“There was a house with an extra big yard, and you could see there was room for another regular-sized lot with a house,” he says. “We expected that would eventually happen.”
But he did not expect a third home, three stories high, to be built on what used to be the edge of the lot.
“It was a little garage, it made sense. This just doesn’t make sense.”
Allen and many of his neighbors showed up at a Seattle City Council meeting Monday, hoping to stop developers from putting up more small-lot houses.
“These are not small homes,” said one woman. “They’re really large homes on really small lots.”
“My neighborhood has seen egregious exploitation of codes and zoning by real estate developers,” said another.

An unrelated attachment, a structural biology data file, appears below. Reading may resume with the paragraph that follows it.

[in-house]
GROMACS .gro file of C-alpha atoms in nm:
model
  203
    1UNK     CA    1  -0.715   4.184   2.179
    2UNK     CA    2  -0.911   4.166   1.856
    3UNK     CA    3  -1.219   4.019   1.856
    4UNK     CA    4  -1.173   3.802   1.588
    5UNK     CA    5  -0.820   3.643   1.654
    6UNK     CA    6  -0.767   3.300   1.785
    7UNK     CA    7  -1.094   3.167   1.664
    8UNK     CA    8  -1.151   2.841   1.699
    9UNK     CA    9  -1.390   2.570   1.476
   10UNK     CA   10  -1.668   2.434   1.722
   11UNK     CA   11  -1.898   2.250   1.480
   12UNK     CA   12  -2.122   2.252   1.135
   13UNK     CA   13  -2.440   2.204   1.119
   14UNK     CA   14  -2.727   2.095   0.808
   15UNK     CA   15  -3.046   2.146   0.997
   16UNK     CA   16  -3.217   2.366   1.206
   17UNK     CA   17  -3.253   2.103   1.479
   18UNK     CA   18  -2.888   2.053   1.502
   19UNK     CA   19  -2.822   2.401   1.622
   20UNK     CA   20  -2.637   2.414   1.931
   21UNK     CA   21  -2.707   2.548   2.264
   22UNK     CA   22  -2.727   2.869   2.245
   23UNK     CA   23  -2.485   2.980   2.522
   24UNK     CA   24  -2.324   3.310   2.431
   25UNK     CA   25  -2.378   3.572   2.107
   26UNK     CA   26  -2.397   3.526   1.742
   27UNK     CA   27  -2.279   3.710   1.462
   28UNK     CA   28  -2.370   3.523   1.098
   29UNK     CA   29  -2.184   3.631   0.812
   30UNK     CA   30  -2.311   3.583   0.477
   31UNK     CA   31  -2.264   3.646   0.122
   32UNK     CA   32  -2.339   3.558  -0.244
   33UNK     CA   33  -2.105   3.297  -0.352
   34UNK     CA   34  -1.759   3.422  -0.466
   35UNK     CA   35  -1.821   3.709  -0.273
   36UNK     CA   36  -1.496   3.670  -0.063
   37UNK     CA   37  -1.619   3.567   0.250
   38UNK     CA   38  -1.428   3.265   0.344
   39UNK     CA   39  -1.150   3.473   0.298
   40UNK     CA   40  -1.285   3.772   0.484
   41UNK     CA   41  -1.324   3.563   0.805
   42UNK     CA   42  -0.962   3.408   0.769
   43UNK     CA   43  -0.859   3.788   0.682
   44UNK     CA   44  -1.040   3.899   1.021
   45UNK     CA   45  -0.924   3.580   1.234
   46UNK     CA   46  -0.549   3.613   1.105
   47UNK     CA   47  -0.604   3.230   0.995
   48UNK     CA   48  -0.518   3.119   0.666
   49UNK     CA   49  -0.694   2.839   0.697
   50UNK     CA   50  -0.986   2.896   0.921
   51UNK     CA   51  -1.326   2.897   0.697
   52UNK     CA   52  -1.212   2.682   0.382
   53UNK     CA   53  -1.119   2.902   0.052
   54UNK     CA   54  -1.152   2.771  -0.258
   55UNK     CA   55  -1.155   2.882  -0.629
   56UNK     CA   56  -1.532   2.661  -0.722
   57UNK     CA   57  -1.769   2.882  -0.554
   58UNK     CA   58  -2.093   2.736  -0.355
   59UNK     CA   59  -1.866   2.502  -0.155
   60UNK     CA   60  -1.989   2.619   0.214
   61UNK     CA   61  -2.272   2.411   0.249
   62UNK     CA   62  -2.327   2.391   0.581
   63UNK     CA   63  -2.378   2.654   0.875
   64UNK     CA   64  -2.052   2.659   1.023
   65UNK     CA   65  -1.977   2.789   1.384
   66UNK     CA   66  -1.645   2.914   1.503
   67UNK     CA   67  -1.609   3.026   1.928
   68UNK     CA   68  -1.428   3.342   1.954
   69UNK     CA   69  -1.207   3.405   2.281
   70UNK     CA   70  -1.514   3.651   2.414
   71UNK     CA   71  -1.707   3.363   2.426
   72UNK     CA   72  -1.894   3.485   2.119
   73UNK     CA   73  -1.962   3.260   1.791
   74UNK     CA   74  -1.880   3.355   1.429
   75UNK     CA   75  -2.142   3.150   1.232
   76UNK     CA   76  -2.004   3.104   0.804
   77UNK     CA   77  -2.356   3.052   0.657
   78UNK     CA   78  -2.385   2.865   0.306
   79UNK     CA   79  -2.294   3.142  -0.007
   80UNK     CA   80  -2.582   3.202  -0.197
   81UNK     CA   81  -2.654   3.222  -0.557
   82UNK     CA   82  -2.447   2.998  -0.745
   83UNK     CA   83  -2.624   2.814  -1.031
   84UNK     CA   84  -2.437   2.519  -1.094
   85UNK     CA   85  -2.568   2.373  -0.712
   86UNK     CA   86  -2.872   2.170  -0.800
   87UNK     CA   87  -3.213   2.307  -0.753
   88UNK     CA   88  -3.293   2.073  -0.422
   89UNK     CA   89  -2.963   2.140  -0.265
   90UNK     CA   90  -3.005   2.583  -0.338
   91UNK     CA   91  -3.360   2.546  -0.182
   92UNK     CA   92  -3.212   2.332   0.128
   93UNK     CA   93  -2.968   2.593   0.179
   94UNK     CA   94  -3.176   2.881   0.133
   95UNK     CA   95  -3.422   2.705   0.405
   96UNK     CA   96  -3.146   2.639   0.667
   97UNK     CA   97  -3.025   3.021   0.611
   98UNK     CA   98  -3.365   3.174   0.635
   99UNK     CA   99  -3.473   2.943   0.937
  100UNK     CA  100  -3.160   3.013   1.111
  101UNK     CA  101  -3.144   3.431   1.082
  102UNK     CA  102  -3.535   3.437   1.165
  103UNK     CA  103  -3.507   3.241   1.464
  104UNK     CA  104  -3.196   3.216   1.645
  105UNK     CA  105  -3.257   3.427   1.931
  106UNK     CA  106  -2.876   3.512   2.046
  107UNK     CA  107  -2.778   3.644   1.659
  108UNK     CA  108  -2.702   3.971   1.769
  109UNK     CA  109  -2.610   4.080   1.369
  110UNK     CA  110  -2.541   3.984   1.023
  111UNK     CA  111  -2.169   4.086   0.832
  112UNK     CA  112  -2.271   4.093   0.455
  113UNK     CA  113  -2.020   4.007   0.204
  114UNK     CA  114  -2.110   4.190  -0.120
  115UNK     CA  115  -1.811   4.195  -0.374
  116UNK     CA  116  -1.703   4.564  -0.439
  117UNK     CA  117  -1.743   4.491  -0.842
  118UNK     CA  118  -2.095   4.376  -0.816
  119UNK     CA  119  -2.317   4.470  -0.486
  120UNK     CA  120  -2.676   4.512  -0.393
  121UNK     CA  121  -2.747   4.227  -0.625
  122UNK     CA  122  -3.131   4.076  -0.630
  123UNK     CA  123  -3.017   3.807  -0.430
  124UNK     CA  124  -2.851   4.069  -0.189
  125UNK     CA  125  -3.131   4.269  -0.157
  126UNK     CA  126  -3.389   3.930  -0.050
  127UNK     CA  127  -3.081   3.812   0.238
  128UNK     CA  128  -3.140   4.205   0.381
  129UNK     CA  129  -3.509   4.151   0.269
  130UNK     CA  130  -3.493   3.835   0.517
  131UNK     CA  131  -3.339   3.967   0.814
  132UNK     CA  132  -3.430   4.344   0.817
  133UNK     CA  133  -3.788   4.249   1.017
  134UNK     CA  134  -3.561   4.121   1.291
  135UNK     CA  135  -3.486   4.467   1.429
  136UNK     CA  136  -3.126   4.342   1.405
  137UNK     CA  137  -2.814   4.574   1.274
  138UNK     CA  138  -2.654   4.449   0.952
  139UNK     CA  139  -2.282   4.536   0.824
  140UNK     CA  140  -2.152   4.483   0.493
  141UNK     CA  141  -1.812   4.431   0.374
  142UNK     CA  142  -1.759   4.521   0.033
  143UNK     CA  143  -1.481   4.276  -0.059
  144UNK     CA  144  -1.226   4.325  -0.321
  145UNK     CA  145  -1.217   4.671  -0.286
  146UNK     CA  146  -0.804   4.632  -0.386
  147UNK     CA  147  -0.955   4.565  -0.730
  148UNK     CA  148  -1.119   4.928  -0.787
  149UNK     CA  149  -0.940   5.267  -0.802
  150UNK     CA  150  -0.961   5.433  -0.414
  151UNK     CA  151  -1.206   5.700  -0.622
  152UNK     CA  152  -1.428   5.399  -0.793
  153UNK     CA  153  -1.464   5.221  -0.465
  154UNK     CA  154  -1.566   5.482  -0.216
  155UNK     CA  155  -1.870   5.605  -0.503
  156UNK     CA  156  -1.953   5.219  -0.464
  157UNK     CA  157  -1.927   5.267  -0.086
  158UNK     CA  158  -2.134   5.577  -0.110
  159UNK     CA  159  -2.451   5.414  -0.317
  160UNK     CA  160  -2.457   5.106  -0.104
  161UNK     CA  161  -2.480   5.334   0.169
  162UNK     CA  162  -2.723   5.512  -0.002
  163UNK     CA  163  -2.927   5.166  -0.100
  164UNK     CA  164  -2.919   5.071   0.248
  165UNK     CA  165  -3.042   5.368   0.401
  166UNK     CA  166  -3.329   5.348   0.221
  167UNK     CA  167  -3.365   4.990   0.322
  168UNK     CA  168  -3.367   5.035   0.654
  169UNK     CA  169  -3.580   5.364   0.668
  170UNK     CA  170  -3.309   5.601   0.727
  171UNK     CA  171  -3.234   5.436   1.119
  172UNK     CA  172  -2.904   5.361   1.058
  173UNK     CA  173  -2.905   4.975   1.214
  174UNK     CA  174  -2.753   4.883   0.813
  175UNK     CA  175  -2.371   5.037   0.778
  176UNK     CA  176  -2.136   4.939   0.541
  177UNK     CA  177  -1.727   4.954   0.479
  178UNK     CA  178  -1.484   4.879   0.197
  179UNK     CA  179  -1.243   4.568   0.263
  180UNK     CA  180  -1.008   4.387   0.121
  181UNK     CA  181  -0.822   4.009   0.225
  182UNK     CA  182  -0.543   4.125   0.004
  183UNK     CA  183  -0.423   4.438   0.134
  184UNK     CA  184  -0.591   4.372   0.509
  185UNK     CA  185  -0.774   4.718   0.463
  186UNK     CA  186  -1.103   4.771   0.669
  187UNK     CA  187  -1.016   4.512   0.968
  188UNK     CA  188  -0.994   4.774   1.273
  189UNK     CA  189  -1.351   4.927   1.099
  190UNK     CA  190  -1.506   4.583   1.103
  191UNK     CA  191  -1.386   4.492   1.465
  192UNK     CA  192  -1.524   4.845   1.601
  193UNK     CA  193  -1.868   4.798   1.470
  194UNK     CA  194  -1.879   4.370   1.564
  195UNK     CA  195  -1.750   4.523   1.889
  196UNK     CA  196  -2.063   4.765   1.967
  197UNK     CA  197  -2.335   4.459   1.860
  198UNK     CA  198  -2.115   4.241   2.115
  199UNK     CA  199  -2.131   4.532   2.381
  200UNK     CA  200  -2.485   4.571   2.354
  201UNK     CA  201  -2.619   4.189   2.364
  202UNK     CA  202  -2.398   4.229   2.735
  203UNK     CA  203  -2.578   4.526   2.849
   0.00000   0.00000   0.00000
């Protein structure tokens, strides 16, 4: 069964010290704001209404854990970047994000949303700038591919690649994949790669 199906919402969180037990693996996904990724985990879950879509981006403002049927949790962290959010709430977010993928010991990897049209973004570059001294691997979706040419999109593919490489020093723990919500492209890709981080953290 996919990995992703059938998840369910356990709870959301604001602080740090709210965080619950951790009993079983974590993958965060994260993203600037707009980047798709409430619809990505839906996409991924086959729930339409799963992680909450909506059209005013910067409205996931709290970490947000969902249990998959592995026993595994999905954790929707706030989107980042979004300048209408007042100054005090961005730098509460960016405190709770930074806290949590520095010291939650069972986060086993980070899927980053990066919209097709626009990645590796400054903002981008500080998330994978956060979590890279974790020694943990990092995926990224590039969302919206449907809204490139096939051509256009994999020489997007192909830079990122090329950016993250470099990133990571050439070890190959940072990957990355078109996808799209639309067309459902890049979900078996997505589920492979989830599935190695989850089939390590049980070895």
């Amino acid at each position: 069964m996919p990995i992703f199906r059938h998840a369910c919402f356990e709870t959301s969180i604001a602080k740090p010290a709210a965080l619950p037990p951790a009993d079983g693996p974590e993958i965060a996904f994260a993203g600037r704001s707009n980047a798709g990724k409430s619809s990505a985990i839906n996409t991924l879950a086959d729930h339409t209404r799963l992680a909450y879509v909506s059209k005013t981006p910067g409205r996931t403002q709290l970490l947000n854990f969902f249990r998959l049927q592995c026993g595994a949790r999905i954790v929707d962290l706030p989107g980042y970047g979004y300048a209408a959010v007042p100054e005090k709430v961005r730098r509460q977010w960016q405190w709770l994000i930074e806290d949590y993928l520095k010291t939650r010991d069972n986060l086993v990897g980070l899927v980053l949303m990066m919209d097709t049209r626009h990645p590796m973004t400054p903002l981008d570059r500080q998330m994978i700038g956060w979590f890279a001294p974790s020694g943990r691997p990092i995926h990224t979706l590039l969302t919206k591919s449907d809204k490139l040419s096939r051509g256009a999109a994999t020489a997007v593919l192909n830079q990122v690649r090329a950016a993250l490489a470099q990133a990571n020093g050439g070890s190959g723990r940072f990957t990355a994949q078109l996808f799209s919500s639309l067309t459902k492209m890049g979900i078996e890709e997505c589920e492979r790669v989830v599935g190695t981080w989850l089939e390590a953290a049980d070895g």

“I don’t think one should regulate taste,” added Dick Miller. “But I do think the city has an obligation to consider civility and neighborhood consideration when they’re doing planning.”
City Council members listened and passed an ordinance that does limit the size and height of buildings in certain neighborhoods. But it’s a complicated set of rules.
Developers, who had been working on this issue with the city for nearly two years, say they aren’t happy with the final set of regulations that was approved.
“The goal of this legislation was to make things easier to understand for both neighbors and developers,” says Roger Valdez, the director of Smart Growth Seattle. “What it’s done is confounded height even further. So what you’re going to have is fights over where heights get calculated.”
Homeowners are glad some rules are in place, but they worry the city may have created new loopholes that developers will be able advantage of.
“I’m sure someone right now has no idea what these rules are about,” says Allen. “They’re going to see something like this going on, because it’s allowed. And that’s sad and too bad.”